However, in spite of there being few inevitable negative external factors initially, as discussed above, this scheme seems to have some positive long term implications as well. Firstly, this could lead to an immediate increase in bank deposits if the holders of the old notes decide to deposit their money rather than exchange. This would in turn increase the liquidity in the banks, making the chances of lending out loans to people, for the purpose of investments, higher in the future. This would definitely give a boost to the country’s GDP. Secondly, this policy would encourage and force rural household to create their bank accounts to deposit and exchange their money, indirectly giving a boost to the government’s financial inclusion schemes. For instance, a large amount of cash has started flowing into previously inactive Jan Dhan accounts post demonetization.
Thirdly, since a lot of black money would be eventually brought under legitimate channel, the government’s revenue collection through taxes will certainly increase resulting in better development of the country. Lastly, black money is usually seen to be associated with high inflation, hence, this scheme would certainly bring down inflation but at the cost of short term demand constraint.
The scheme so far has faced mixed reactions. Some have argued that the people should’ve been given at least two to three days’ notice. However, that would’ve defeated the whole purpose of the scheme since then the money could’ve been easily circulated. Another big challenge for the government would be to track the number of foreign accounts, since a huge amount of black money is stored in these foreign banks which would remain untapped without any government intervention.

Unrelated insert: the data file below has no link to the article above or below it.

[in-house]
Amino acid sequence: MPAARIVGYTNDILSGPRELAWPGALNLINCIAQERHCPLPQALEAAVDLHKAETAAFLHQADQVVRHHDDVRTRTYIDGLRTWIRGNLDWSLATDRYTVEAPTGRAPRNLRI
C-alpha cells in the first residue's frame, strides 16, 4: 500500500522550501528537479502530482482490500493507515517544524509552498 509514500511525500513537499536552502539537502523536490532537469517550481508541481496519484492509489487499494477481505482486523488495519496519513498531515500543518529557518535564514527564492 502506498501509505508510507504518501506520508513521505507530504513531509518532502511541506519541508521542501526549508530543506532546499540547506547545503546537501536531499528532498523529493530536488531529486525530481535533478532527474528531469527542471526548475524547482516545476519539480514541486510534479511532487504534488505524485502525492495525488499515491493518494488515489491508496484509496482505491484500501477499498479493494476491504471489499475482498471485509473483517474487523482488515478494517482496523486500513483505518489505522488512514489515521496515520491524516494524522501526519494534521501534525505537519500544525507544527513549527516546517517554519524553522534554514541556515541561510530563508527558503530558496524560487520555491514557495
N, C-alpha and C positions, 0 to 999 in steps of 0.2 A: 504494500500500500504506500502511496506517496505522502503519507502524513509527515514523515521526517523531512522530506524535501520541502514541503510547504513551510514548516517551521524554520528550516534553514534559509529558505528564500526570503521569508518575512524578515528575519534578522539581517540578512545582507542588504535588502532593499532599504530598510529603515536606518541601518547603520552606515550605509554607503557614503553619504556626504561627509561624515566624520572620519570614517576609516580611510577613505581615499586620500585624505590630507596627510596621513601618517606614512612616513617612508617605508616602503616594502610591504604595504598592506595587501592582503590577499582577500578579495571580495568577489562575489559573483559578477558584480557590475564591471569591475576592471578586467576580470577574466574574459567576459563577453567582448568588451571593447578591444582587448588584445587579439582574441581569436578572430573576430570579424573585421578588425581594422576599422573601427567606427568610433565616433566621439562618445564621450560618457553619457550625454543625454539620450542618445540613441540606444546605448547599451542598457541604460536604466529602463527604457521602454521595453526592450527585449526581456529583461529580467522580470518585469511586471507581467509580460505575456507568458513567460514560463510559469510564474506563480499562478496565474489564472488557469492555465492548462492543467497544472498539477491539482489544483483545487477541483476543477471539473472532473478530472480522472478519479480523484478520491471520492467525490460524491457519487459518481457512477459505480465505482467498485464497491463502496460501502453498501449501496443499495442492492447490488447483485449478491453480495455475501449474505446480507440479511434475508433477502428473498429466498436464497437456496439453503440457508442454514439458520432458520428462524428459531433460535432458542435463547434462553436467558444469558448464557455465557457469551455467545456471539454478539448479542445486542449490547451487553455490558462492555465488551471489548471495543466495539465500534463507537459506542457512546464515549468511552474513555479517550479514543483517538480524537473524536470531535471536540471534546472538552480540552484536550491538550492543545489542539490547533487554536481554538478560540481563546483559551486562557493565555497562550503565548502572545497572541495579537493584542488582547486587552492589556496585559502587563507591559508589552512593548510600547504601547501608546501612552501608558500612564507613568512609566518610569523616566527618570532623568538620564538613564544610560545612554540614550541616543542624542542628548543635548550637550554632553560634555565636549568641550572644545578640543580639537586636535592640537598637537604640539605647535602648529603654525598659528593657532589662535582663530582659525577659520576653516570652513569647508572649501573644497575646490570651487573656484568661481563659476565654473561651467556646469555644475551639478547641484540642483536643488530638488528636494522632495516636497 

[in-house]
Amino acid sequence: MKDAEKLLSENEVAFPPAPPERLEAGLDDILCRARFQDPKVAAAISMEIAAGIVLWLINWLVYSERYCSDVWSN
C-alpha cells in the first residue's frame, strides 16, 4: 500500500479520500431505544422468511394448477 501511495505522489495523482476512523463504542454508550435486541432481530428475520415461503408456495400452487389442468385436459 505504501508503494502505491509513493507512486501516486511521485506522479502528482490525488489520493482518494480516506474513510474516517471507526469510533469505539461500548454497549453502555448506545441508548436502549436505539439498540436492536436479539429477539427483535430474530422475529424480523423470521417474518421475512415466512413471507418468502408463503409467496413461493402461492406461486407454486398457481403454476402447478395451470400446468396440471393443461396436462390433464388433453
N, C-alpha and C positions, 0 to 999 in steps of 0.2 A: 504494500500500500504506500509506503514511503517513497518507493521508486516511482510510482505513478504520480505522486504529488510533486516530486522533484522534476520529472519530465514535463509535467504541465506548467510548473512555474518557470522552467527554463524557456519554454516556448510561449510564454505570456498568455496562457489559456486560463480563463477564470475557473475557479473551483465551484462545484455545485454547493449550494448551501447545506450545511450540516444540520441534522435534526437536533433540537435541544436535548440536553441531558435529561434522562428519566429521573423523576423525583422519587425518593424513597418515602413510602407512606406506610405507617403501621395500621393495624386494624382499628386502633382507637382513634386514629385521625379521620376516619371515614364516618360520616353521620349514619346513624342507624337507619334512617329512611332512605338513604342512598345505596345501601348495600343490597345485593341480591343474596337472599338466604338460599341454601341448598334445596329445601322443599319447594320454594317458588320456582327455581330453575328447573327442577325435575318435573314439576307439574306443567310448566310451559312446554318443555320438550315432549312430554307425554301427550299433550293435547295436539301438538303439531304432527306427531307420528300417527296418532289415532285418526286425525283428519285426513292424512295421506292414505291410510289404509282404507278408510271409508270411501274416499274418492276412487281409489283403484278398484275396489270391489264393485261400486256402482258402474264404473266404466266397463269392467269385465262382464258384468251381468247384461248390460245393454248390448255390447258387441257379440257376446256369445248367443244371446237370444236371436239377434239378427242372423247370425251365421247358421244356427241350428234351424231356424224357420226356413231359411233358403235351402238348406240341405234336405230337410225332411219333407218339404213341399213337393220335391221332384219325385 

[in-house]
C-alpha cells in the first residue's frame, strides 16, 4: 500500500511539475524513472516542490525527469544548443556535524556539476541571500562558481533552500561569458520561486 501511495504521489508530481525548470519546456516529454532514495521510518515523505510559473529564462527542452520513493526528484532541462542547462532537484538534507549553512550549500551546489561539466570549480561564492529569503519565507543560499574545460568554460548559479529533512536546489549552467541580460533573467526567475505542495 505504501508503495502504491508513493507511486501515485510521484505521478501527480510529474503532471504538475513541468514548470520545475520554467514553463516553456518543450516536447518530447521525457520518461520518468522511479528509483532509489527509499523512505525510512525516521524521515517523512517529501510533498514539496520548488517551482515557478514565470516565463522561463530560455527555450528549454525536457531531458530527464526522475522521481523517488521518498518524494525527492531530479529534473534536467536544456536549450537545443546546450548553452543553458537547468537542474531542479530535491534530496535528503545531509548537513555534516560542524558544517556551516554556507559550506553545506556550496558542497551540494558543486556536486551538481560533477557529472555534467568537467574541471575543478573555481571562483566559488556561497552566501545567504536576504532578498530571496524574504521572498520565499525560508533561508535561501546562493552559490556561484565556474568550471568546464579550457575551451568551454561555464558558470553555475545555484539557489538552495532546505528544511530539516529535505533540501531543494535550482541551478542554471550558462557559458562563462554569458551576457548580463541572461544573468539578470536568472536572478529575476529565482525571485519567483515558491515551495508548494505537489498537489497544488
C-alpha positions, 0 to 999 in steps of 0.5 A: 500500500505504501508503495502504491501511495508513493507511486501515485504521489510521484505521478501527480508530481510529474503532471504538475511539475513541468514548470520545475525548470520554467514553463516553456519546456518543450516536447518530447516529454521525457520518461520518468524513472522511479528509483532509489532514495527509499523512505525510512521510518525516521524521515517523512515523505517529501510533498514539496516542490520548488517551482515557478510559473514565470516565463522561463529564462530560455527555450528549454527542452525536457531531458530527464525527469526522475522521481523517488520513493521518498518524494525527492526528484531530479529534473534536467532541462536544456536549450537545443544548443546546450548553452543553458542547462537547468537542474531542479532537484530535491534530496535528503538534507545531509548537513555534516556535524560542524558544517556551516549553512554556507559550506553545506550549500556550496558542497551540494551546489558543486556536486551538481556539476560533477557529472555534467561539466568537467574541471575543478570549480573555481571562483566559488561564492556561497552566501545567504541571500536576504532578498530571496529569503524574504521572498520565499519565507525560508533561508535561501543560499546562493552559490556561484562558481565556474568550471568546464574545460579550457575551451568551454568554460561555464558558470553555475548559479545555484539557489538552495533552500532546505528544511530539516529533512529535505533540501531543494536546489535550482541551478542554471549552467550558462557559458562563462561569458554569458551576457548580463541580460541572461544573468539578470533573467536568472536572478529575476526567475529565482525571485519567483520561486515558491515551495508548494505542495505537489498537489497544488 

Criticisms received from other political parties include the scheme acting against the interests of the common man. However, a number of measures have been taken in that regard. People were given the liberty to use the old notes for medical services, international travels, petrol pumps, amongst rest for the 72 hours following the announcement which was then extended to 14th November for people’s convenience. The government also made clear that deposits up to 2.5 lakhs will not be reported to the income tax department and the farmer’s income will be tax free.
The announcement of the policy should actually not be seen as a shock since the government gave people of the country a good chance to disclose their black income under the Income Declaration Scheme which was active till September 30, 2016. Considering the fact that people did not take the scheme as seriously as they should’ve, it became essential for the government to take a big step in order to eliminate black money and corruption from the country.
This move is seen to be in the direction of the scheme ‘Digital India’ and in the favour of making India a cashless economy. It is definitely not going to be a smooth transition. How effective this scheme turns out to be in curbing black money is something that remains to be seen. However, if the government along with the support of people is able to overcome few short term challenges and take effective measure to facilitate this process, there seems to be a high possibility of India becoming corruption free, few years down the line.
By Smera Dania
Dubey, Yogesh. “Dead since birth, Jan Dhan accounts now flush with cash “. The Economic Times, 12th November 2016. Web.
Patnia, Alok. “How will the Rs 500 and Rs 1,000 note ban impact your business?”. Your Story, 10th November 2016. Web.